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Palm Coast Wednesday, Oct. 17, 2018 1 year ago

Do Palm Coast leaders realize residents aren’t wealthy? Readers react to Public Works proposal

Also in letters: endorsement for John Fischer and Amendment 6.
by: Guest Writer

Dear Editor:

In the Palm Coast Observer, I read that the city wants to build a new public works facility that will likely result in a tax increase on my electric bill. On the same page, it states, “Apartments planned for Town Center,” with the hopes of generating income and commercial businesses. Maybe we should wait for that income before spending and taxing the citizens for these projects.

There was also a proposed recreation center that thankfully someone realized was a waste of money. It seems every few weeks we have a new expensive project to worry about.

My property taxes went up again this year as they do every year. I received a 1.5% raise at my job this year, which barely covers my property tax increase, let alone all these other new proposed taxes.

Maybe the city leaders who make these decisions have great paying jobs with a decent annual raise and a nice bonus. However, I wonder if they realize there are many people here who survive on a fixed income. A lot of folks also have jobs that do not pay enough to keep up with all these tax increases. I am not aware of any great, high paying jobs in Palm Coast, the classifieds list mostly minimum wage service jobs.

I came to Palm Coast for a better more affordable life and I fear that is slipping away every time I read the newspaper. We need to get a grip on all this spending.

I am losing faith in the leaders of our city to truly consider all the people who live in Palm Coast, not just the wealthy who can afford these increases in taxes and fees.

Rosanne Demico

Palm Coast


John Fischer will be a strong voice for schools

Dear Editor:

I am writing to follow up on former candidate Carl Jones' endorsement for John Fischer. As a former Flagler County teacher — I retired last May after starting at Matanzas High School the year it opened — I know that teachers, students, staff, and administration like and respect Mr. Fischer. He knows what goes on in the schools because he is often around talking to teachers, students and staff.

Prior to teaching in Flagler County, I taught in Orange County for 11 years and had never met a school board member who knew and recognized me on sight — even going so far to ask me at Publix one afternoon how my teaching day had been!

John Fischer cares. I urge voters to come out to the polls and vote for Mr. Fischer. He will be a strong voice for the members of our Flagler County educational community.

Jeanne Nix

Palm Coast


While mayor, Netts was no friend to Florida Park Drive

Dear Editor:

Residents need the facts about a candidate’s record. Jon Netts’ political add says “Protecting Old Neighborhoods and Business Districts.”

The fact is, the “Old Neighborhood” of Florida Park Drive, one of the oldest neighborhoods in Palm Coast, was harmed during his two terms as mayor.

During Jon Netts’ term as mayor, traffic on Florida Park Drive, according to FDOT, exceeds 8,000 cars per day and 500 trucks per day. At no time did the city satisfactorily attept to control the traffic through the residential neighborhood. In fact, turn lanes from two parkways (Palm Coast Parkway and Palm Harbor Parkway) were added to funnel traffic through the residential neighborhood. This increased traffic just 60 feet from children’s bedrooms and 80 feet from children at play on the basketball courts of Holland Park.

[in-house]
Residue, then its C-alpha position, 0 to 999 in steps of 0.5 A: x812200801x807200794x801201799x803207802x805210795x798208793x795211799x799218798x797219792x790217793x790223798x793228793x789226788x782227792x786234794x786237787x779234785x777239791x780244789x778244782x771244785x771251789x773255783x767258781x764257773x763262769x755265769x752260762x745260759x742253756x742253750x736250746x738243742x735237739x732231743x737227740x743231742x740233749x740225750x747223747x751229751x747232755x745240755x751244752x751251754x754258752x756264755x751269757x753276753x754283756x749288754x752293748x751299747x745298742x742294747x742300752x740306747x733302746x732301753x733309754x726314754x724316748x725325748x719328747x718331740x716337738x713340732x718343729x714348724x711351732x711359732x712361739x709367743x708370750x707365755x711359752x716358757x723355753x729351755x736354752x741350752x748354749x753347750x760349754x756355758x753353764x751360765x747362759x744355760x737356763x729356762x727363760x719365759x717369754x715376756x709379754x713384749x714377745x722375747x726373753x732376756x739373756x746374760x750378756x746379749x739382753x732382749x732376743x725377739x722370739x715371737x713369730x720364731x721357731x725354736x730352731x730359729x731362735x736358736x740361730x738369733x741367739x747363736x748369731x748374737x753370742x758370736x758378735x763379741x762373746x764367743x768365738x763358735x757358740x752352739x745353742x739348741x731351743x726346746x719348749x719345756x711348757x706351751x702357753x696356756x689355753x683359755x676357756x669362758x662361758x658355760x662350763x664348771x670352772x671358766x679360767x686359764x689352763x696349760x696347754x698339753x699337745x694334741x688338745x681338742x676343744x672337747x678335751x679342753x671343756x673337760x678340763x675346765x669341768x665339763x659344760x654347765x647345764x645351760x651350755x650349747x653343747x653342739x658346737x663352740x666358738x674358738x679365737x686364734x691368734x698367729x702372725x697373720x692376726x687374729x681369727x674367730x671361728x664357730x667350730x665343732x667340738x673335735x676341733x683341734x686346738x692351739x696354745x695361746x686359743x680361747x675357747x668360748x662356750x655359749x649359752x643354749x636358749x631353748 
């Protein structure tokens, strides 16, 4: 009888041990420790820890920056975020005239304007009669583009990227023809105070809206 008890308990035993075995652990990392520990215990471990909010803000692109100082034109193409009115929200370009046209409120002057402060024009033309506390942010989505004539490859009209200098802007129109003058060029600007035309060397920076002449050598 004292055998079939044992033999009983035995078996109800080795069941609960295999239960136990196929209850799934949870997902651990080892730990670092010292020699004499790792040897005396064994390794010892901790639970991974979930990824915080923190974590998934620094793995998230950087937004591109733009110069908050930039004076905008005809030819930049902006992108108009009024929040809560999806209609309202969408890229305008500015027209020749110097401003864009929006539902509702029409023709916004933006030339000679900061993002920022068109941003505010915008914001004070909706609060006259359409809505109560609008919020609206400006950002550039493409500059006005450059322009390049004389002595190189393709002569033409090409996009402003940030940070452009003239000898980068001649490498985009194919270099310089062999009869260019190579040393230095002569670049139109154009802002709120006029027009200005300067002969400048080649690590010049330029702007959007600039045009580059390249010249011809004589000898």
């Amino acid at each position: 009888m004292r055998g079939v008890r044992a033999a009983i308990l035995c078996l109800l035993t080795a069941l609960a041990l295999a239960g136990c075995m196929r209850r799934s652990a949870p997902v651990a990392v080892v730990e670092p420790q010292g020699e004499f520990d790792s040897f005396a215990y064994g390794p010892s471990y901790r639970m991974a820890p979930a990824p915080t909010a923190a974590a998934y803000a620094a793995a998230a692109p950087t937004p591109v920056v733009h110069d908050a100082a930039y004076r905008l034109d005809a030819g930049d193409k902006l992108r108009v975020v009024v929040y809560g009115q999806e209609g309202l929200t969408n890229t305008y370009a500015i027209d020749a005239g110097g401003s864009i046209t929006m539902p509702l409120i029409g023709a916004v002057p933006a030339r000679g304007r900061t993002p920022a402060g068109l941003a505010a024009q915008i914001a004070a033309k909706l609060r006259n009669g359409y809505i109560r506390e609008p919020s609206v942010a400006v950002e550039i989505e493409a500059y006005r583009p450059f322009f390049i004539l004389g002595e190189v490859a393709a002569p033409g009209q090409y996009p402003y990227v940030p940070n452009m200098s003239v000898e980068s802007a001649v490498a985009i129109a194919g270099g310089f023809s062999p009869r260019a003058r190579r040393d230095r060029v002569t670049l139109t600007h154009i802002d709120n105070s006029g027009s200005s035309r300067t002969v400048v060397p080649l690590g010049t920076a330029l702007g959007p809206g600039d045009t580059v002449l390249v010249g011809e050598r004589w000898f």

Steven Carr

Palm Coast


Vote yes on Amendment 6

Dear Editor:

Kudos to Sheriff Rick Staly for his explanation and strong My View support of Amendment 6 in the Oct. 4 Palm Coast Observer; as well as the other law enforcement leaders and state attorneys throughout the state Sheriff Staly cites as supporting this amendment.

The fact that 32 other states already have such a law is a powerful statement to all law abiding Floridians. As Sheriff Staly points out, Amendment 6 does not take away any defendant rights; it only puts common sense rights for crime victims and their families into our state constitution. 

No doubt the vast majority of citizens have — fortunately — never been the victim of crime and hopefully, never will be. But anyone can find themselves the victim of a crime at anytime; and should that time ever come, all citizens need the basic victim rights this Amendment will guarantee. Don't be fooled by misguided opposition. Don't let crime victims be victimized again by failing to spell out their rights in our state constitution. Vote yes for Amendment 6. 

Don White

Flagler County


Resolution needed now in Cooper demise

Dear Editor:

I am very saddened to read that the saga with Cooper continues. The condition in which he is living is deplorable. The very arguments that we are fighting for with Amendment 13 exists with Cooper.

It is not humane to cage a dog for 23 hours a day with very little human interaction and no socialization. This has been going on for way too long and has become very costly. Cooper's fate needs to be finalized as soon as possible.

One would think we can address this at the state level, and he can be granted clemency by the governor or denied, and Cooper is put down. I do not like the idea of euthanizing a dog but his life and living conditions are not much better now. Let’s get this addressed immediately and move on.

Brian Rosen

Palm Coas

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